Guatemala approves state of calamity due to devastating cyclone Eta
Guatemala declared a state of public calamity in 10 of its 22 departments affected by cyclone Eta, which left some 150 dead or missing in the country last week, authorities reported Wednesday.
Parliament approved the decision Tuesday night with a vote in favor from 118 of its 160 deputies, informed the president of Congress and member of the ruling party, Allan Rodríguez.
The cyclone severely affected the northern departments of Guatemala.
Several opposition deputies asked the government to communicate the expected expenses needed to alleviate the crisis and address not only the emergency but also the reconstruction of communities, crops and infrastructure damaged by Eta.
With the state of emergency, ministries can make purchases without bureaucratic red tape, and this can lead to corruption, according to critics.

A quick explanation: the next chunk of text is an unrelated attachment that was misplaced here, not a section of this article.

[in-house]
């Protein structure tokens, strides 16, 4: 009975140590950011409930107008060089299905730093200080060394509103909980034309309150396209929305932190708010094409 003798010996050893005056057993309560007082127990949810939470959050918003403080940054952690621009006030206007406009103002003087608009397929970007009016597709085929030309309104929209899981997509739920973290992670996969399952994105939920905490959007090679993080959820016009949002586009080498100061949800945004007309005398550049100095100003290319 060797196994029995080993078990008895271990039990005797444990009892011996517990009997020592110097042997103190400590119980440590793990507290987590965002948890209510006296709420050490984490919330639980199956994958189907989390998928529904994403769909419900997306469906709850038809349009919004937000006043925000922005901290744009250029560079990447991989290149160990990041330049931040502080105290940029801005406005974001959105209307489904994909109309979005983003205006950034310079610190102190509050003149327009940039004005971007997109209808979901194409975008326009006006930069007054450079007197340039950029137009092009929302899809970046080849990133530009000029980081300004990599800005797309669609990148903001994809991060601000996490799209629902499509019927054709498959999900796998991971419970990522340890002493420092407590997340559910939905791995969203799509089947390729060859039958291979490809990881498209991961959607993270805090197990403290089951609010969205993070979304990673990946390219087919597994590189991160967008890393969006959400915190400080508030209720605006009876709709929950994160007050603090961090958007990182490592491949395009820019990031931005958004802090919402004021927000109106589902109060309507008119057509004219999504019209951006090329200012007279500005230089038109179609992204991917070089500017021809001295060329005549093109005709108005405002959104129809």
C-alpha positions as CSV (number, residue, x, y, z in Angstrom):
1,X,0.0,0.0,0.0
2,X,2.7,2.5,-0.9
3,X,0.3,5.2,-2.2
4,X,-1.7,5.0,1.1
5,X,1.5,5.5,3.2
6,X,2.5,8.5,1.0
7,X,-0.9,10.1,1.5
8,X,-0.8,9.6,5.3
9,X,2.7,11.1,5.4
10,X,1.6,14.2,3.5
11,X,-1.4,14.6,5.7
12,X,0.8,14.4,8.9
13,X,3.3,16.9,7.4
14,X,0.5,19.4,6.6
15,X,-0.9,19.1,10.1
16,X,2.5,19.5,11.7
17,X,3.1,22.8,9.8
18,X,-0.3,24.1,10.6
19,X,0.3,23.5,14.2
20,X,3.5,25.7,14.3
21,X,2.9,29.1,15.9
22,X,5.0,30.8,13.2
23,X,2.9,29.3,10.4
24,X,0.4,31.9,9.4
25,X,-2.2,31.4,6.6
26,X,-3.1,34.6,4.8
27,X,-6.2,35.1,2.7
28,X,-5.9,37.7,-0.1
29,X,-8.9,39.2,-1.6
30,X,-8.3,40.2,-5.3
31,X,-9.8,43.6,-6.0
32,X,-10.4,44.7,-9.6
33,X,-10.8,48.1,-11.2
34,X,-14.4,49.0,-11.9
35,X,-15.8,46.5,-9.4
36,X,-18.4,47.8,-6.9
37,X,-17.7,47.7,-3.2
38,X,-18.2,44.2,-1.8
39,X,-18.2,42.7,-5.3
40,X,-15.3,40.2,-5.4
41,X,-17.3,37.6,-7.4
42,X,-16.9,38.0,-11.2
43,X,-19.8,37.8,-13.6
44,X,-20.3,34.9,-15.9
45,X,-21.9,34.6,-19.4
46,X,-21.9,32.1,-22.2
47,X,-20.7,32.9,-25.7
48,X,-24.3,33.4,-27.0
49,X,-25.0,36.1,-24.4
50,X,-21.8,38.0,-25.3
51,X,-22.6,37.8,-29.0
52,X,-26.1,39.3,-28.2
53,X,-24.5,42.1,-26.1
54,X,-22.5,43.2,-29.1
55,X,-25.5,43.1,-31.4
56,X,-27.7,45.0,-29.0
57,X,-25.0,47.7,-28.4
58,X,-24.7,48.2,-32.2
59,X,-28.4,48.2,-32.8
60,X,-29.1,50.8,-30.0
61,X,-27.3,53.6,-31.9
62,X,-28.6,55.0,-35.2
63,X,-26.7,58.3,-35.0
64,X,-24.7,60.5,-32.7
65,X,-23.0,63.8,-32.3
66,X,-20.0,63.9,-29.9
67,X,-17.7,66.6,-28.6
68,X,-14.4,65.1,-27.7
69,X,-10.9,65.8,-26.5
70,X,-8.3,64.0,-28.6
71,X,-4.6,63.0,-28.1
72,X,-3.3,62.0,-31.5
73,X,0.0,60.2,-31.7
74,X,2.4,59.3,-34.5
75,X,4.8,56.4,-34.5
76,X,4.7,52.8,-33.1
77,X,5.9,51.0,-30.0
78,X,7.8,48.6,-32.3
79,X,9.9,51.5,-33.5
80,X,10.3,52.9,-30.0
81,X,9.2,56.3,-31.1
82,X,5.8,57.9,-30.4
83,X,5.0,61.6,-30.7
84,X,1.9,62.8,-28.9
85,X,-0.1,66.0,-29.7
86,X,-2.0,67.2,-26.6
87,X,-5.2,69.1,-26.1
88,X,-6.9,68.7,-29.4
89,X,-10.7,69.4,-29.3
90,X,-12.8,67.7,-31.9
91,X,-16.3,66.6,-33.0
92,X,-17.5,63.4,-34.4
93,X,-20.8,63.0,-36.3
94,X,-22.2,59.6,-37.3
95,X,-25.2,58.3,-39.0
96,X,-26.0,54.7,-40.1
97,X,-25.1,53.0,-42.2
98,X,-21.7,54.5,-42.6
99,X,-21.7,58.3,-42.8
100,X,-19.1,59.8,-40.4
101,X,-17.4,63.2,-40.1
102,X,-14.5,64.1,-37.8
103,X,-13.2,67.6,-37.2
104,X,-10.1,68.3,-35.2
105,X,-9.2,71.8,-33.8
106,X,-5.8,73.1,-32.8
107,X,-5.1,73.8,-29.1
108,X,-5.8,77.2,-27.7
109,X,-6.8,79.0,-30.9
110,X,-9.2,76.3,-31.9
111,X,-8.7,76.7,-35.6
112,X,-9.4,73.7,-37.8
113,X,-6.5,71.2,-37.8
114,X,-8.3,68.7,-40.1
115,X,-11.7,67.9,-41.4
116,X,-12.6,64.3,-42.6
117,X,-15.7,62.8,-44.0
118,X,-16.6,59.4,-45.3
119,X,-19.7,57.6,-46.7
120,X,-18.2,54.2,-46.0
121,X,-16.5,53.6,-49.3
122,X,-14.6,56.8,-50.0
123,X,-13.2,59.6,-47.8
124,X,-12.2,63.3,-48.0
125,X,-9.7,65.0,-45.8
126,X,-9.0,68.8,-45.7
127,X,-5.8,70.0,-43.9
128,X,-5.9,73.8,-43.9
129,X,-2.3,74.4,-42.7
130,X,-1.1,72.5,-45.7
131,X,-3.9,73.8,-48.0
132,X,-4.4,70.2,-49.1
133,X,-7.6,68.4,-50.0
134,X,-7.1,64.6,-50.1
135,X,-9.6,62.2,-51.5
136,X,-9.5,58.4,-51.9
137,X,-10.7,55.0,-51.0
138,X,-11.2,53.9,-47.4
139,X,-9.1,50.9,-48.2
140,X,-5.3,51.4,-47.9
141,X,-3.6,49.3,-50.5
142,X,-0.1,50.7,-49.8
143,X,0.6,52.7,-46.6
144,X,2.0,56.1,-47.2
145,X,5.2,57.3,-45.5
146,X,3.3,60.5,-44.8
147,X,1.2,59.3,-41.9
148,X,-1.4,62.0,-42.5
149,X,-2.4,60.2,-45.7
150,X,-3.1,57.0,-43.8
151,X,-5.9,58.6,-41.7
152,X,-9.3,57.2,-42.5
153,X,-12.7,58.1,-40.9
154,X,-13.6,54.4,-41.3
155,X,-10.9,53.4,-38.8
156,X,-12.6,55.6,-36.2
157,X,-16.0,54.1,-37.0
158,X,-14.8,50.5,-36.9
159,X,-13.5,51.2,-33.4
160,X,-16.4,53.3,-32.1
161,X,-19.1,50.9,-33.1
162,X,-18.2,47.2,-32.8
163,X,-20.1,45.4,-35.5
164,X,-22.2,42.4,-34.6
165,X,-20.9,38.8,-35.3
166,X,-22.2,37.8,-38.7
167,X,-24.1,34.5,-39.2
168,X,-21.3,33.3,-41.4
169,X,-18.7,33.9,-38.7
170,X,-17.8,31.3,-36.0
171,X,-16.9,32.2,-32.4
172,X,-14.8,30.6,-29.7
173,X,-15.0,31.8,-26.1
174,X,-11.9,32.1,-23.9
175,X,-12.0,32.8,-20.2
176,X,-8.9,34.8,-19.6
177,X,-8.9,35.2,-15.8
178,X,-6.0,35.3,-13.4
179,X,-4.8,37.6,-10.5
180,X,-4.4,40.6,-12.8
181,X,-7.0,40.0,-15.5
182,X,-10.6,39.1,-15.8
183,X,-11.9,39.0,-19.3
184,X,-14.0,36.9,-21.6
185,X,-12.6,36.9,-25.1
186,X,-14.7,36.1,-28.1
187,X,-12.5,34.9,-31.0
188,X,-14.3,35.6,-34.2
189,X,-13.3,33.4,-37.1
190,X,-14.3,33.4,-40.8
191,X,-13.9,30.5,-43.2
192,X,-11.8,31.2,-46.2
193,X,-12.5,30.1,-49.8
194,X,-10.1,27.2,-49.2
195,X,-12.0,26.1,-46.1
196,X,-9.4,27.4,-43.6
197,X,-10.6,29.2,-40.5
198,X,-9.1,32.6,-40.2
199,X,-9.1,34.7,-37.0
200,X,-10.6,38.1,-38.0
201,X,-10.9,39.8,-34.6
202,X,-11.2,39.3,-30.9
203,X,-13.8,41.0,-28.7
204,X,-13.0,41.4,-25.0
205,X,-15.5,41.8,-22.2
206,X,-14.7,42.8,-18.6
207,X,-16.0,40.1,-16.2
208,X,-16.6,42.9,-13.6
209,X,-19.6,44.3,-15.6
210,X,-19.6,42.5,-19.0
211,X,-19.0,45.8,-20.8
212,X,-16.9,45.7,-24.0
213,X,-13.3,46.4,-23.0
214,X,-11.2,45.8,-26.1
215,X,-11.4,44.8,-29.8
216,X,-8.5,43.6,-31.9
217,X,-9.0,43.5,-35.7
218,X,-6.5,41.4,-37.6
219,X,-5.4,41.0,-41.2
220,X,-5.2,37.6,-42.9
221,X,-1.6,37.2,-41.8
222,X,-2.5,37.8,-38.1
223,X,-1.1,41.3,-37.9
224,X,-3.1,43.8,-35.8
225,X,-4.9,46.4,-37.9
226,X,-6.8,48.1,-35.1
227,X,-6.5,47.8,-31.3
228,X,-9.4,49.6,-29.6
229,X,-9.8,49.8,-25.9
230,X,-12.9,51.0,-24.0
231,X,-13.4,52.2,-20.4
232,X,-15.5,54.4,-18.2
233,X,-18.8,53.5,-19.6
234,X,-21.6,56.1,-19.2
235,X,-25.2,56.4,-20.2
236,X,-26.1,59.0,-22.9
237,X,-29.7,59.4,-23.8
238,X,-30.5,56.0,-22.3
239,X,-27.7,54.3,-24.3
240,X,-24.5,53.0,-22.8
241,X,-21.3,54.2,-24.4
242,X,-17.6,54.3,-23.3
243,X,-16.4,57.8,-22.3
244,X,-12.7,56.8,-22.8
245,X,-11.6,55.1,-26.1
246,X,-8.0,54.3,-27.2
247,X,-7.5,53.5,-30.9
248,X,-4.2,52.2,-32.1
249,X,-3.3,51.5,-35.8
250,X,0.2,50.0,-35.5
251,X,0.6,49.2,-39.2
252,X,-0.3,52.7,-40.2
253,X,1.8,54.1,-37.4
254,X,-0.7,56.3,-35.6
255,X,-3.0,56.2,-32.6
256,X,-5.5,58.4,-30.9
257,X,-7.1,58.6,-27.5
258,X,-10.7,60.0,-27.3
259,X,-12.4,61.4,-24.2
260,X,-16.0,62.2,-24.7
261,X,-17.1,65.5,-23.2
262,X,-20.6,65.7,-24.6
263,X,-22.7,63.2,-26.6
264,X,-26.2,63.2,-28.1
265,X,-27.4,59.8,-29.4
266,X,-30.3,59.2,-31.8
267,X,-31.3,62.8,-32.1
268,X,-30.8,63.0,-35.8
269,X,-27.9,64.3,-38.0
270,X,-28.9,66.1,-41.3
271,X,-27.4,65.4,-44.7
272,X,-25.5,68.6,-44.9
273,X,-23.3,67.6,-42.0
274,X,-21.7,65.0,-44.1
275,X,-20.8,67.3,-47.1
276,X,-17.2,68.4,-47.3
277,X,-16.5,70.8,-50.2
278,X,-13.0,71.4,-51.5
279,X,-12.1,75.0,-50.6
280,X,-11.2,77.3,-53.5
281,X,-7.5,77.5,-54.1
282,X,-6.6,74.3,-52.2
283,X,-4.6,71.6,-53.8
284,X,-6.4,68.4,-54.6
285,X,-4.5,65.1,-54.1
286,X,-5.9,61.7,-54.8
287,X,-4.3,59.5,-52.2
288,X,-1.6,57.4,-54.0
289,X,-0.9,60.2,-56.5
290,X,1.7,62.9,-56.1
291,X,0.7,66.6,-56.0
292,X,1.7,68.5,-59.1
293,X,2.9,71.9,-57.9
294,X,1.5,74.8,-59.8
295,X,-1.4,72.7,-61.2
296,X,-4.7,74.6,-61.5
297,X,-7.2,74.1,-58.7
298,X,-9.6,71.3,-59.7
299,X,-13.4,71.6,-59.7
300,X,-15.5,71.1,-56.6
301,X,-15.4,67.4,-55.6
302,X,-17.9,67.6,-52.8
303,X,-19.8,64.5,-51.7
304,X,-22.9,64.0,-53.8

On Tuesday, Guatemalan first responders and military suspended the search for missing persons in an indigenous community in the north.
The searches were carried out in the Quejá community of San Cristóbal Verapaz, where some 150 homes were buried by a landslide that occurred last week.
According to authorities, the avalanche left at least 100 indigenous Mayans buried in that impoverished area of the country, but only eight bodies were recovered.
Eta’s passage through Central America left more than 200 dead or missing and thousands affected. The storm made landfall in Nicaragua on November 3 as a Category 4 hurricane.
Dozens of communities in northern Guatemala were flooded and overland access routes were destroyed, so authorities installed an air bridge to rescue those affected and provide humanitarian aid.
Guatemala’s civil protection registered 1,153 incidents and estimated 639,526 people affected by floods and landslides or who were left incommunicado.
After passing through Central America, Eta reentered the Caribbean Sea before making landfall in Cuba and the United States.
The National Hurricane Center says tropical-storm-force winds are expected later Wednesday along portions of the west coast of Florida.
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